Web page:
My experience of making washi paper during the workshop at Ozu Washi

In this article, I will tell you about Ozu Washi, a washi paper shop with a history spanning over 360 years.

I participated in the washi making workshop which took place on the first floor of the shop. Here you can experience making traditional Japanese paper washi on your own. You can choose your course out of two options at the time of booking.

Standard course:
You can choose from one of the following options: washi paper, rakusui-shi (watermarked paper) or design washi. It takes about one hour to make one paper sheet.

Private course:
Maximum 5 people per hour. You can use the tools (from business card size to A3 size) and materials available in the workshop to get your creative juices flowing.

I participated in the private course and had the opportunity to experience making three different types of washi. You don’t need to bring anything since they will give you a waterproof apron.

How to make washi paper?

Before the experience, you watch a video of how to make washi paper.

After checking a branch of a mulberry tree called kouzo, a material for washi, you are explained the process of making washi and given materials in English that describe a sequence of steps to be done.

The next step is learning the difference between washi paper and western paper. When you tear western paper to pieces by hand, its surface and the cut remain almost smooth, whereas the rough surface of washi paper develops fluffy fibers at the cut place. The reason is linked to the differences in the fibers, and intertwined fibers make washi paper sturdy.

Hand-made washi making

For design washi, at first, you need to choose a picture and decoration to put on it. Once the decision is done, it’s time to get messy!

This large container has tree bark, water and neri, hereafter referred asrawmaterials to make washi. Neri is a sticky and heat-sensitive liquid that helps the fibers to distribute evenly in the water.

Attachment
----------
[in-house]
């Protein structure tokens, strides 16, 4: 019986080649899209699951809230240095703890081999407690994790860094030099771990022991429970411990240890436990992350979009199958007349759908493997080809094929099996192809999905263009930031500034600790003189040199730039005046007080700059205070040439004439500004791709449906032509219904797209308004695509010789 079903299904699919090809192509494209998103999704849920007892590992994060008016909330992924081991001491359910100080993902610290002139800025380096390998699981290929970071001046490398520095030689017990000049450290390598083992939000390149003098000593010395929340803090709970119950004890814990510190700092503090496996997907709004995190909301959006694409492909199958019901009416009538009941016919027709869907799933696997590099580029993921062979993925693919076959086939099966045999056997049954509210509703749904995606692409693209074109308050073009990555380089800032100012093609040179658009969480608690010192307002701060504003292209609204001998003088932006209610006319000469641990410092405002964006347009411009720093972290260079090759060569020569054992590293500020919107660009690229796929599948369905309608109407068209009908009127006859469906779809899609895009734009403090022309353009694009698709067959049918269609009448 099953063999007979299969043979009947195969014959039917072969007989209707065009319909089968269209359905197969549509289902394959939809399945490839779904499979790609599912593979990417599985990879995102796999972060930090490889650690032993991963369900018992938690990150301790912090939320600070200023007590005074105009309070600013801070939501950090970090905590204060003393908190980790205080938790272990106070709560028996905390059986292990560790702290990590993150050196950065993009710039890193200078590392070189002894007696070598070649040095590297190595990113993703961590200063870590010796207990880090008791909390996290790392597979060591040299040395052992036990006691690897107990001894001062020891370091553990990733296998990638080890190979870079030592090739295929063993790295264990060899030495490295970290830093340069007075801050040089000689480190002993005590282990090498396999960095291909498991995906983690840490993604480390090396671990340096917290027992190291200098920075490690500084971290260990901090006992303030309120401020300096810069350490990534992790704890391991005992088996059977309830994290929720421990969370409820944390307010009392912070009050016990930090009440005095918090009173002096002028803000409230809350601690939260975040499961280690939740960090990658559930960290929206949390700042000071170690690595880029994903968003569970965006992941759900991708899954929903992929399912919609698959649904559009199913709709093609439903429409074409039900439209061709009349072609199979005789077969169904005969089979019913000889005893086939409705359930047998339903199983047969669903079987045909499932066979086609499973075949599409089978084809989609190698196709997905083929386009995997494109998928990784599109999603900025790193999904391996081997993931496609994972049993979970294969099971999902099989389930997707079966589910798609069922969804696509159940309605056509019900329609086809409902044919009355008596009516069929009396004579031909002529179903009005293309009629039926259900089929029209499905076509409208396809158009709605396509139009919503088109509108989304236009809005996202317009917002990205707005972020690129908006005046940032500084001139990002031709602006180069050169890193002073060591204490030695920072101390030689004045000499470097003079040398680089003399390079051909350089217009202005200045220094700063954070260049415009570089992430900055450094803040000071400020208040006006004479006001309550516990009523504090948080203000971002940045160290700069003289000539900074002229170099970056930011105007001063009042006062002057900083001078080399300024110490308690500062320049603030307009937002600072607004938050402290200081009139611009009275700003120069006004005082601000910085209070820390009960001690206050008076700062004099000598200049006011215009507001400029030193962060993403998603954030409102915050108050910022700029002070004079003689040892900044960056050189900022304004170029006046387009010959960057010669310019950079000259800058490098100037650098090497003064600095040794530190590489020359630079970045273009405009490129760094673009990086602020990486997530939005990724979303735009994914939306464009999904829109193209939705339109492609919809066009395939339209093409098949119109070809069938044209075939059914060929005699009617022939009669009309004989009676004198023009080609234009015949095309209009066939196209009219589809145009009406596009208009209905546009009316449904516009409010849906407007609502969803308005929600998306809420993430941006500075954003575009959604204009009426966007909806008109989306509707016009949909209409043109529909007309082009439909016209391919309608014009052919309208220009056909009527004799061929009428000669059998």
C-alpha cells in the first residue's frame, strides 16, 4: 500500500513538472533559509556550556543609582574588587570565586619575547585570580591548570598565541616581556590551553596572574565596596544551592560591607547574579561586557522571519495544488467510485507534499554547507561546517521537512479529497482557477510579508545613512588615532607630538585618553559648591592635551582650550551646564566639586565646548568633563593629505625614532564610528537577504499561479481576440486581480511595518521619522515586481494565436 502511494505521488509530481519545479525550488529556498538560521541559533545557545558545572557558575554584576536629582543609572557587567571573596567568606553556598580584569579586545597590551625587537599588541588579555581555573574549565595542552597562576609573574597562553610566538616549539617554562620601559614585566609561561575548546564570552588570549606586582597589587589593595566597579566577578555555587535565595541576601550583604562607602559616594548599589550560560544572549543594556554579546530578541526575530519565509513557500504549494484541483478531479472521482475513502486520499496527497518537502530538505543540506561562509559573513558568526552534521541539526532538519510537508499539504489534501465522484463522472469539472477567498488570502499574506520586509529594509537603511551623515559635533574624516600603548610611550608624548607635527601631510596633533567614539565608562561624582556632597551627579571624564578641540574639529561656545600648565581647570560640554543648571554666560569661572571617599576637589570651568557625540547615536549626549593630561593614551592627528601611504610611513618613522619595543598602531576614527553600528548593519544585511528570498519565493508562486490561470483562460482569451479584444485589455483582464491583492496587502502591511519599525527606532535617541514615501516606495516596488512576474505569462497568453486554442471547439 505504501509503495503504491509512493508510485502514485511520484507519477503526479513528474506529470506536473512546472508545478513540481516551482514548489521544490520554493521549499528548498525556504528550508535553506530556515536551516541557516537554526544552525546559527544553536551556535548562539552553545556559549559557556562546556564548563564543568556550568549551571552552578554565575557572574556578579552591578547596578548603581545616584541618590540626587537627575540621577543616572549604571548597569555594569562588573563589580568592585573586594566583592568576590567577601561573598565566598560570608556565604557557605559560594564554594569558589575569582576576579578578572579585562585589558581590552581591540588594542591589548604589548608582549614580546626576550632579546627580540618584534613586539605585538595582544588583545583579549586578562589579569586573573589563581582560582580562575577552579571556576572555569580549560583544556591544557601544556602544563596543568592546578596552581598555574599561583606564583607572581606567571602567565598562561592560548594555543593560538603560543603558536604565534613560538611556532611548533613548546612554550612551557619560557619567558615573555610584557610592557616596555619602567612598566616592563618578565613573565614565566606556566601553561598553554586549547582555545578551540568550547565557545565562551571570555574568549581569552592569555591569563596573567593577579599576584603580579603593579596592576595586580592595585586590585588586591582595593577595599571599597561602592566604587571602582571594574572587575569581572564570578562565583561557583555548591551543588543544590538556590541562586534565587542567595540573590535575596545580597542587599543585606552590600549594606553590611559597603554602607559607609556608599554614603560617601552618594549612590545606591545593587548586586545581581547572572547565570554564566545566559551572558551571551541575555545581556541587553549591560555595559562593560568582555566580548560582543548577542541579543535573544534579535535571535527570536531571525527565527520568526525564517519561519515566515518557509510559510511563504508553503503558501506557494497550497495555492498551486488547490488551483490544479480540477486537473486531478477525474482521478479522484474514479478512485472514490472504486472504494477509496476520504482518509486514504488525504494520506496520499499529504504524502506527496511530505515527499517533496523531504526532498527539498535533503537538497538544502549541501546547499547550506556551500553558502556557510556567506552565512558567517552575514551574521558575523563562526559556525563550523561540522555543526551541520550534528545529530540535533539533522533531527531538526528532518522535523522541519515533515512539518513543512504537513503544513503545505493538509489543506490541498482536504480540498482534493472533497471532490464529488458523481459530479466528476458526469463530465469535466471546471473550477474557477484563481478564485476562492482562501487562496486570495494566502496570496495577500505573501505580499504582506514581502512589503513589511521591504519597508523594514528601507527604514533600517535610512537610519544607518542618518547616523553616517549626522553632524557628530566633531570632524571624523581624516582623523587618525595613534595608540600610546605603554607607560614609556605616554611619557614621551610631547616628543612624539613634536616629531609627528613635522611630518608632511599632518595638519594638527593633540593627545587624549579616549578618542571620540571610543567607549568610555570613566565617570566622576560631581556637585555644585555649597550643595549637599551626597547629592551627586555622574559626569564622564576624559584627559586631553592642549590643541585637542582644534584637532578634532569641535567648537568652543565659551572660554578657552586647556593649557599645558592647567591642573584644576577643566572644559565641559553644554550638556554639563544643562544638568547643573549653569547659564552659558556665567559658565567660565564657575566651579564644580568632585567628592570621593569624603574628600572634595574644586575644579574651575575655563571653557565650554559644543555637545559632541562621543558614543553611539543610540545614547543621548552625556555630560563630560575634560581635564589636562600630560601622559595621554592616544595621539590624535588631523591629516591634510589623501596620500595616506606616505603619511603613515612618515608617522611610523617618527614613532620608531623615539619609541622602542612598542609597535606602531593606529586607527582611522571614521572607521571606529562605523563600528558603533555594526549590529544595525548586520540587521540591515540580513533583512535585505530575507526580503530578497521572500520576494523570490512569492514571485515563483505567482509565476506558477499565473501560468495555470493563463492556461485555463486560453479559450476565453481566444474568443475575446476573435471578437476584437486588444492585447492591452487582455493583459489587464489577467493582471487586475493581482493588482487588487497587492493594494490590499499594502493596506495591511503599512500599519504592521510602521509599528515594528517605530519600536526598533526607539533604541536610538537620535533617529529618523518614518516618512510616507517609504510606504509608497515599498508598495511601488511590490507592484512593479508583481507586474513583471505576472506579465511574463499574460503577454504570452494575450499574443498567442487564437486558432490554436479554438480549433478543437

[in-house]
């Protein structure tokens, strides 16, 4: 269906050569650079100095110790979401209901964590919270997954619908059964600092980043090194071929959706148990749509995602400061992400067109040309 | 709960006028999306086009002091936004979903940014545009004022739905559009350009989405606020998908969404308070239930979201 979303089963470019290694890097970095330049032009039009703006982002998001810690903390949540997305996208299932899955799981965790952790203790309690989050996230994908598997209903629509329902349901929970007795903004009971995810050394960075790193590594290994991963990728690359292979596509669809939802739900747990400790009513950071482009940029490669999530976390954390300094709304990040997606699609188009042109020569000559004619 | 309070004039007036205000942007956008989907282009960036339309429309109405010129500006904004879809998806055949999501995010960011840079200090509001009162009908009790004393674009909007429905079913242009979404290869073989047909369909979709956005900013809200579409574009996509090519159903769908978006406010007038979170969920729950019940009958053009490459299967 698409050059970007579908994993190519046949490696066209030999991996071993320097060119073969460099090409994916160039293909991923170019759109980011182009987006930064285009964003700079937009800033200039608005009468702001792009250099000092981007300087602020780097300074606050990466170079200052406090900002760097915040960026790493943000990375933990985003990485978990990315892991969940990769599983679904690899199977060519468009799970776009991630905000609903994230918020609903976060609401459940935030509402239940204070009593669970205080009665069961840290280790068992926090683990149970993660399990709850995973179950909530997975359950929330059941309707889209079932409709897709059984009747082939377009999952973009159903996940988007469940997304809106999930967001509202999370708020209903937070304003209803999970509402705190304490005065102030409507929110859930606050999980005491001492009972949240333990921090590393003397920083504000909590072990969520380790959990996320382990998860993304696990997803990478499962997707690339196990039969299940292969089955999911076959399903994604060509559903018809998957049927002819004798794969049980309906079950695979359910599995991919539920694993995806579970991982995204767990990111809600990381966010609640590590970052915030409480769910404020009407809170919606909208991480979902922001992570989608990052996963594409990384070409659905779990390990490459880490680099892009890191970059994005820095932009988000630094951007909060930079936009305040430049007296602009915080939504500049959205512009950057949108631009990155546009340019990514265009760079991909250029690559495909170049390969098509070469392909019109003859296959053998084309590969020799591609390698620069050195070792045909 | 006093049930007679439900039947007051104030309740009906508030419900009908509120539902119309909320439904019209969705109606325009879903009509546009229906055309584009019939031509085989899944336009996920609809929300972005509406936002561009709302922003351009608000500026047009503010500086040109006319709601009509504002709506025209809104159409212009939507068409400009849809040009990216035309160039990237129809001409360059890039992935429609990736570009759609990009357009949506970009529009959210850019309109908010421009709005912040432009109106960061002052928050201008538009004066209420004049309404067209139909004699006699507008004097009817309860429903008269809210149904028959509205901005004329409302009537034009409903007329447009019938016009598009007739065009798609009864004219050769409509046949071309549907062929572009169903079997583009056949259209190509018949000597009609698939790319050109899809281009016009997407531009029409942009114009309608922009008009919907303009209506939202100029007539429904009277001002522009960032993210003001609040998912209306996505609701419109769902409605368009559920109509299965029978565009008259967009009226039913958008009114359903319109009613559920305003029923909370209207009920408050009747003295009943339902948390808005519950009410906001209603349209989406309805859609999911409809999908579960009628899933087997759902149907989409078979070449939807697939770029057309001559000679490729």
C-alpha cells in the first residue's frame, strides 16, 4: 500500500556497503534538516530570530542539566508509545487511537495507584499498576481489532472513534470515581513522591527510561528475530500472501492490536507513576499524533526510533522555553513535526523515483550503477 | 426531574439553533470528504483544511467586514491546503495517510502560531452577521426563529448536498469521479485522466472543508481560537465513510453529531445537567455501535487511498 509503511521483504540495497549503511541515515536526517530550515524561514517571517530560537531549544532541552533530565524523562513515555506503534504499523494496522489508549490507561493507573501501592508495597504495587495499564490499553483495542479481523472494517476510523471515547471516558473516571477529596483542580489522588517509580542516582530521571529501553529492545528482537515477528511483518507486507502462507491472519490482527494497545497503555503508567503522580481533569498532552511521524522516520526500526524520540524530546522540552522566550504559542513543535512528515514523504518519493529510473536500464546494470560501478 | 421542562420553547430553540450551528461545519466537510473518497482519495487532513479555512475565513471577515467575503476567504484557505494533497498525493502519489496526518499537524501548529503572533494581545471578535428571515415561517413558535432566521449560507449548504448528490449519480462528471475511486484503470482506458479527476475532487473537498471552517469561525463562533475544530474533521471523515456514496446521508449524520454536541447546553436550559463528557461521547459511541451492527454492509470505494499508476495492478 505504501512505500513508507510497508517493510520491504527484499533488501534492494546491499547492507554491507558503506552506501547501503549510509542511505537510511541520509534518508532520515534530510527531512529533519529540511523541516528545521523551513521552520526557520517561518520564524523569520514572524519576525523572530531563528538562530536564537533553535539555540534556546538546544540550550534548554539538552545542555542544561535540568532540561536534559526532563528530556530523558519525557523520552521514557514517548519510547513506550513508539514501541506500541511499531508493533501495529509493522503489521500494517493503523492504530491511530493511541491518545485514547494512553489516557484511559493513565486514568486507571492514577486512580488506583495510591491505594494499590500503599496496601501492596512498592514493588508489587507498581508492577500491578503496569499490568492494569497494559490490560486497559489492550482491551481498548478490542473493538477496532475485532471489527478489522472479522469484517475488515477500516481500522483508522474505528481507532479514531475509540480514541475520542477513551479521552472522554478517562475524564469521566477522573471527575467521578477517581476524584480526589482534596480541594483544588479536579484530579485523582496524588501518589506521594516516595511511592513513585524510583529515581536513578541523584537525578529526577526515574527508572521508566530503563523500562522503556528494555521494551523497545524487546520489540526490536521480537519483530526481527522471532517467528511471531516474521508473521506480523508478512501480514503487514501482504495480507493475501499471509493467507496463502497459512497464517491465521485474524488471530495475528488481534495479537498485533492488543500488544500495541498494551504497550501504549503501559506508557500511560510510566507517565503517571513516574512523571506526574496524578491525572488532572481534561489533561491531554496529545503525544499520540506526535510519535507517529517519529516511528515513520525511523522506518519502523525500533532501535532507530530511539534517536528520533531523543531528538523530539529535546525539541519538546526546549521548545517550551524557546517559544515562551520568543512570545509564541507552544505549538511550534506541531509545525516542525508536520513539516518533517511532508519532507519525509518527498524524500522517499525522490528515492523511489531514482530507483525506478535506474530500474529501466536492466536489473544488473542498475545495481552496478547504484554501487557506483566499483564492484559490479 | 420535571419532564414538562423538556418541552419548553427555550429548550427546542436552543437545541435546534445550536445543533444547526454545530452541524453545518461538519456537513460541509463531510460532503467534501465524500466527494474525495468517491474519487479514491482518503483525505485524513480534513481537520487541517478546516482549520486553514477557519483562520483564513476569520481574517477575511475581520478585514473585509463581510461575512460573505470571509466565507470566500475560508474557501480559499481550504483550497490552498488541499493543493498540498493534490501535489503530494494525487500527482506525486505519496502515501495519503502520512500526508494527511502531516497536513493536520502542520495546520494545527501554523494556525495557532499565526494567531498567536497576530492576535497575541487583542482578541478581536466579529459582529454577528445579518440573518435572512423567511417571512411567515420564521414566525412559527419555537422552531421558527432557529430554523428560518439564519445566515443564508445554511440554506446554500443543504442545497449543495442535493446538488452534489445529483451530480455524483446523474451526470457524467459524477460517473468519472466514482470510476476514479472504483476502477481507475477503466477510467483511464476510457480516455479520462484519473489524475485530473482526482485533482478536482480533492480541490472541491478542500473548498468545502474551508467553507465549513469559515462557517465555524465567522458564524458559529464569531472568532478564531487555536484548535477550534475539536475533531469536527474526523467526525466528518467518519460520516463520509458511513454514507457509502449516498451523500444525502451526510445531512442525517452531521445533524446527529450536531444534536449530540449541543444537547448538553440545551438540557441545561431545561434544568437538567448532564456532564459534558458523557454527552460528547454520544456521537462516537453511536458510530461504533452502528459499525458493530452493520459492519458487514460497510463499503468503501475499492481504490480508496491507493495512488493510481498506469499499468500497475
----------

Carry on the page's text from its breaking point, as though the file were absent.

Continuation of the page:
First, scoop the slurry with suketa
Suketa is a tool which is usually made of bamboo splints.

Then, shake suketa back and forth to coalesce the fibers. Looks easy at first glance, but actually difficult!

Step 1: Tilt suketa forwards to fill it with raw material and swing it back to distribute the fibers evenly on the screen, in a thin layer. 

Step 2: Shake it back and forth to coalesce the fibers into a sheet. Depending on how many times you fill up and then swing the tray, the paper gradually develops your preferred thickness.

Step 3: Same as the first step, quickly tilt suketa forwards to fill it with raw material and swing it back.

2.Designing the sheets
Decorate your paper sheet by placing paper strips, pressed flowers and leaves on it. Remove the freshly entwined fibers from the suketa and touch it – feels very soft and wobbly!

You can draw your pattern by hand, sprinkle it with dried kouzo or pulp, gold or silver foil to create your favorite design.

Once you are done with decoration, sprinkle drops onto the surface of the sheet and give it a final fix to seal your work.

I also experienced making rakusui-shi paper. By sprinkling drops from above in this way, you add a rakusui pattern to washi. Changing the size of the water droplets out of the shower allows you to adjust the size of the rakusui pattern to your liking.

3. Drying (removing water from the sheets)

In order to prevent a soft and fluffy freshly-made paper from losing its shape when touched, remove water from paper sheets in the drying machine and let it dry.

4. Drying the paper

Place your sheet on a metal board heated to about 60 degrees and until the sheets are fully dry.

Gently stroke the sheets with a brush outwards from the center. It dries in less than 10 minutes so you can peel it off by yourself.

5. Imprinting an Ozu Washi stamp onto the creations

Stamp your artwork with an Ozu Washi seal. You can choose between a colorless embossed uneven seal or vermillion inkpad.

That’s all, your original handmade washi is completed!

If you look at it through the light, you can see the fineness of the fiber and feel the charm of washi, which is different from what you see from the front. Take it home and put it on a display!


Looks easy, but it’s actually difficult. The whole process of making a handmade washi paper is a seamless good fun that can be enjoyed by old and young, and will definitely create wonderful memories from your trip to Japan. Don’t hesitate to visit if you’re in Tokyo!

Access: Ozu Washi is  in a 2-minute walk from JR Shin-Nihonbashi Station, a 7-minute walk from Mitsukoshimae Station on the Tokyo Metro Ginza Line and Hanzomon Line, and a 5-minute walk from Kodenmacho Station on the Tokyo Metro Hibiya Line.

Official HP: